• Do I share this page more frequently on social media?
• Is this page well-optimised for SEO?

If you realise that the most-viewed page on your site has derived from implementing one of these strategies, you could go back to the page and copy the strategy across others to improve them.

You may find that the page with the highest number of views on your site are on a  blog post. If this is the case, consider building more articles into your blogging strategy and use this as an opportunity to convert readers into customers.

Unrecognizable group of business people in a meeting at the office looking at strategy documents

4. Referral traffic

If you’re wanting to delve a bit further into your analytics, you could look at the referral traffic for the most popular pages on your website. This is usually a good metric of analysing your method of content promotion. You shouldn’t only focus on the referral itself, but the metrics that show along these columns, too.

Let’s take a look at this list of referral traffic. The Huffington Post tops the list, so you might think it’s the most successful platform for this business, but the bounce rate of the page is much higher than the Inboung.org referral.

Referral traffic

Even though the Inbound.org referral brought fewer visitors, the fact that the bounce rate is lower than The Huffington Post article, could indicate that these people are much more relevant. It could also show that the Inbound.org referrals are more suited to the brand.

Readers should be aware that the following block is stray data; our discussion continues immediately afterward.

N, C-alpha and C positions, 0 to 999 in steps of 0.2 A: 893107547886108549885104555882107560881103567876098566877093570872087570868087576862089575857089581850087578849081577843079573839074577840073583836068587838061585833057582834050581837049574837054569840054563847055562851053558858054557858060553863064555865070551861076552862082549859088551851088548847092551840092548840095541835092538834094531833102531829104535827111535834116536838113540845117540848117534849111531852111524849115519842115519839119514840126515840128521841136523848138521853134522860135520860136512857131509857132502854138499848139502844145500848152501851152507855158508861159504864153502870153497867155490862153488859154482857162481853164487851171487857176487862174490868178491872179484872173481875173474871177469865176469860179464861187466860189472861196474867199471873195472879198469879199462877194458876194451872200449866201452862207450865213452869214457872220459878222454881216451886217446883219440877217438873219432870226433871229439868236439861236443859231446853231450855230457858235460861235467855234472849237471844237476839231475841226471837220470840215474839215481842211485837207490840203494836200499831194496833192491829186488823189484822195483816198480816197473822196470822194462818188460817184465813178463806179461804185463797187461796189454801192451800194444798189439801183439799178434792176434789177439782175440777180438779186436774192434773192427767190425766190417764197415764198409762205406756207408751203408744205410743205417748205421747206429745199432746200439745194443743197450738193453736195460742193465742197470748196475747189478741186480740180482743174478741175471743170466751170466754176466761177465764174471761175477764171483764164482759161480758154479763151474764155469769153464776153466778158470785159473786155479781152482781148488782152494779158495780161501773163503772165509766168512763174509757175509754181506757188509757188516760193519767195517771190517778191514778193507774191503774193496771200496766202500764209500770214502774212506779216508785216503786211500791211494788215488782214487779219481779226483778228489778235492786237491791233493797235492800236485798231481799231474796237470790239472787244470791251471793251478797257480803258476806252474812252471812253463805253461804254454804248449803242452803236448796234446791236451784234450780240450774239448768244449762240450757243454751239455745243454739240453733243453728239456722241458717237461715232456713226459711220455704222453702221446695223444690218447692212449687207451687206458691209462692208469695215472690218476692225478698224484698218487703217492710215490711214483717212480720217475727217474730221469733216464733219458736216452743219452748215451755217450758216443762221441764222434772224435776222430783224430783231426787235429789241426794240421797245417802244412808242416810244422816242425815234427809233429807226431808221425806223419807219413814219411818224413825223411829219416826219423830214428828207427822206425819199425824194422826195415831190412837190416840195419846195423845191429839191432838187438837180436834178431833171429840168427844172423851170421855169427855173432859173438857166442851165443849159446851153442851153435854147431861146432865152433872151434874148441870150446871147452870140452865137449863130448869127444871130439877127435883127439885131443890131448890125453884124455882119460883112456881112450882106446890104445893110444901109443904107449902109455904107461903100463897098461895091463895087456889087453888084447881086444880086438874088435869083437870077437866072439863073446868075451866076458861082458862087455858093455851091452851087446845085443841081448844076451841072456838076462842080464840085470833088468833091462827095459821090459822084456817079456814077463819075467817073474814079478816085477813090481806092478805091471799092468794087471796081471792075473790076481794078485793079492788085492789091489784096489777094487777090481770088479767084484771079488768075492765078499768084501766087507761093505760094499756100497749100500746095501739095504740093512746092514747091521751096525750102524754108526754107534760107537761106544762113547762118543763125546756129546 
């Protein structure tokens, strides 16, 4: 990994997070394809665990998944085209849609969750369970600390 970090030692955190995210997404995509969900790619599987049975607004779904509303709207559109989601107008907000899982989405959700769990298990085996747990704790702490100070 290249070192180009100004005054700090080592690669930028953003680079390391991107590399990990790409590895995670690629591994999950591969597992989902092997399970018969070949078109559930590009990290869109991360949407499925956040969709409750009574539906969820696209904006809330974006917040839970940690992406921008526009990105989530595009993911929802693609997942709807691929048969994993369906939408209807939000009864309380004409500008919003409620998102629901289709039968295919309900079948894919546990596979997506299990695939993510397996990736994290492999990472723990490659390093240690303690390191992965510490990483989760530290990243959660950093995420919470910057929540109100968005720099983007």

If your business has a prominent social media presence, social media sites may top the list of referral traffic. This indicates that your business is succeeding at posting content on social media as it’s drawing-in the most traffic, but remember to analyse other metrics, such as bounce rate, to see the bigger picture.

Two business people in office working on business reports, financial statements and tax form 1040 filling out. Teamwork in office with two unrecognizable business persons. Image taken with Nikon D800, developed from RAW in XXXL size. Location: Novi Sad, Serbia, Central Europe, Europe

5. Visitor flow

When it comes to your business’ site, you may want to look at the general (and most common) flow of behaviour, including the pages people click-through and exit on. You can use the visitor flow diagram found within Google Analytics to see this.

Visitor flows can be used to see if your marketing strategy is having an impact on getting visitors to head to your goal page. This can be anything from purchasing a product to subscribing to your mailing list.

For example, let’s say that the general behaviour flow for your site begins on the page you’ve hosted your survey results on and is linked-to from other publications. If the flow shows that people land on this page, click through to the product page and purchase an item within a single session, it could be a clear sign of success.

However, if you spot that people are landing on the same survey results landing page, clicking a product page and instantly leaving the site without completing an action, you may want to look at the referrals. Where are these people coming from and do they fit your ideal buyer persona?

If so, look at the content on the second page. What is making people turn away? Can you better-optimise this page to convert the people visiting it?

Once you’re aware of these five metrics, you can use, analyse and compare the results to measure the success of any marketing activity.

Don’t forget that you can also view these metrics over time and compare them to previous periods to track your growth.

Remember that if you’re looking for a way to improve your marketing activity, we have a team of experts that are able to offer their expertise. Simply contact us today and let us help you improve, build and solidify the perfect marketing strategy for your business.